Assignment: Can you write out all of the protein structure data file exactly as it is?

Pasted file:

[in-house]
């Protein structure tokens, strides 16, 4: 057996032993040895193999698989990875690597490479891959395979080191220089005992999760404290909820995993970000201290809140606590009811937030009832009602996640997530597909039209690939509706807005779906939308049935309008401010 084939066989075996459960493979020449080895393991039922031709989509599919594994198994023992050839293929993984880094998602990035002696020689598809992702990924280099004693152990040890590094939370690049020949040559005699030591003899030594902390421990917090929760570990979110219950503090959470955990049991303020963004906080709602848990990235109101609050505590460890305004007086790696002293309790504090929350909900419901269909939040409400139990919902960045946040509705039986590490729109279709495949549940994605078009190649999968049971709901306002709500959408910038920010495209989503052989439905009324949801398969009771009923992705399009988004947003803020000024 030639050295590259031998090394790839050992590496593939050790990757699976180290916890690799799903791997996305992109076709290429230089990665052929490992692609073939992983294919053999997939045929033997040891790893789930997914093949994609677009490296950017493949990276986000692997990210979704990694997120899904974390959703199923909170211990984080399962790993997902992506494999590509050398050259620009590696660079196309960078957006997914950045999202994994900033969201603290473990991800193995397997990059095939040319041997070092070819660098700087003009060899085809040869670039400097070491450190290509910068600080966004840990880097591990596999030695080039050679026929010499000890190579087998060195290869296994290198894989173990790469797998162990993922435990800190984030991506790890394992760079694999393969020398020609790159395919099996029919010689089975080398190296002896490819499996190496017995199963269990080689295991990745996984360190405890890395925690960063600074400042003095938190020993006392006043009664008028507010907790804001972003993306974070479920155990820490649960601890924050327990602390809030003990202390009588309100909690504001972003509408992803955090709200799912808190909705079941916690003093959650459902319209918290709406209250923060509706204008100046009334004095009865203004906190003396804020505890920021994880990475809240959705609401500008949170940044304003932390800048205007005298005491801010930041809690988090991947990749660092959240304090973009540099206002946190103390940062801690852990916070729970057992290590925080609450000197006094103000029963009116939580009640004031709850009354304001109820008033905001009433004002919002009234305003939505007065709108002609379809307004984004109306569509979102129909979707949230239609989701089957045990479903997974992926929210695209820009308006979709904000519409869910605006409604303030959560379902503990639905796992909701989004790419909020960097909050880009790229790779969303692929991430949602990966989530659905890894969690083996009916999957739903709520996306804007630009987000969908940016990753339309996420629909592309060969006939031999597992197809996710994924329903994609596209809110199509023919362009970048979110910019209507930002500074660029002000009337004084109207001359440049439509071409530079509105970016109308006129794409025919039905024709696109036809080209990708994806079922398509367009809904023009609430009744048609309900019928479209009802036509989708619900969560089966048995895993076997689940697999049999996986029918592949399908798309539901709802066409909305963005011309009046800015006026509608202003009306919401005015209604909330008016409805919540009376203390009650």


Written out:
[in-house]
């Protein structure tokens, strides 16, 4: 057996032993040895193999698989990875690597490479891959395979080191220089005992999760404290909820995993970000201290809140606590009811937030009832009602996640997530597909039209690939509706807005779906939308049935309008401010 084939066989075996459960493979020449080895393991039922031709989509599919594994198994023992050839293929993984880094998602990035002696020689598809992702990924280099004693152990040890590094939370690049020949040559005699030591003899030594902390421990917090929760570990979110219950503090959470955990049991303020963004906080709602848990990235109101609050505590460890305004007086790696002293309790504090929350909900419901269909939040409400139990919902960045946040509705039986590490729109279709495949549940994605078009190649999968049971709901306002709500959408910038920010495209989503052989439905009324949801398969009771009923992705399009988004947003803020000024 030639050295590259031998090394790839050992590496593939050790990757699976180290916890690799799903791997996305992109076709290429230089990665052929490992692609073939992983294919053999997939045929033997040891790893789930997914093949994609677009490296950017493949990276986000692997990210979704990694997120899904974390959703199923909170211990984080399962790993997902992506494999590509050398050259620009590696660079196309960078957006997914950045999202994994900033969201603290473990991800193995397997990059095939040319041997070092070819660098700087003009060899085809040869670039400097070491450190290509910068600080966004840990880097591990596999030695080039050679026929010499000890190579087998060195290869296994290198894989173990790469797998162990993922435990800190984030991506790890394992760079694999393969020398020609790159395919099996029919010689089975080398190296002896490819499996190496017995199963269990080689295991990745996984360190405890890395925690960063600074400042003095938190020993006392006043009664008028507010907790804001972003993306974070479920155990820490649960601890924050327990602390809030003990202390009588309100909690504001972003509408992803955090709200799912808190909705079941916690003093959650459902319209918290709406209250923060509706204008100046009334004095009865203004906190003396804020505890920021994880990475809240959705609401500008949170940044304003932390800048205007005298005491801010930041809690988090991947990749660092959240304090973009540099206002946190103390940062801690852990916070729970057992290590925080609450000197006094103000029963009116939580009640004031709850009354304001109820008033905001009433004002919002009234305003939505007065709108002609379809307004984004109306569509979102129909979707949230239609989701089957045990479903997974992926929210695209820009308006979709904000519409869910605006409604303030959560379902503990639905796992909701989004790419909020960097909050880009790229790779969303692929991430949602990966989530659905890894969690083996009916999957739903709520996306804007630009987000969908940016990753339309996420629909592309060969006939031999597992197809996710994924329903994609596209809110199509023919362009970048979110910019209507930002500074660029002000009337004084109207001359440049439509071409530079509105970016109308006129794409025919039905024709696109036809080209990708994806079922398509367009809904023009609430009744048609309900019928479209009802036509989708619900969560089966048995895993076997689940697999049999996986029918592949399908798309539901709802066409909305963005011309009046800015006026509608202003009306919401005015209604909330008016409805919540009376203390009650």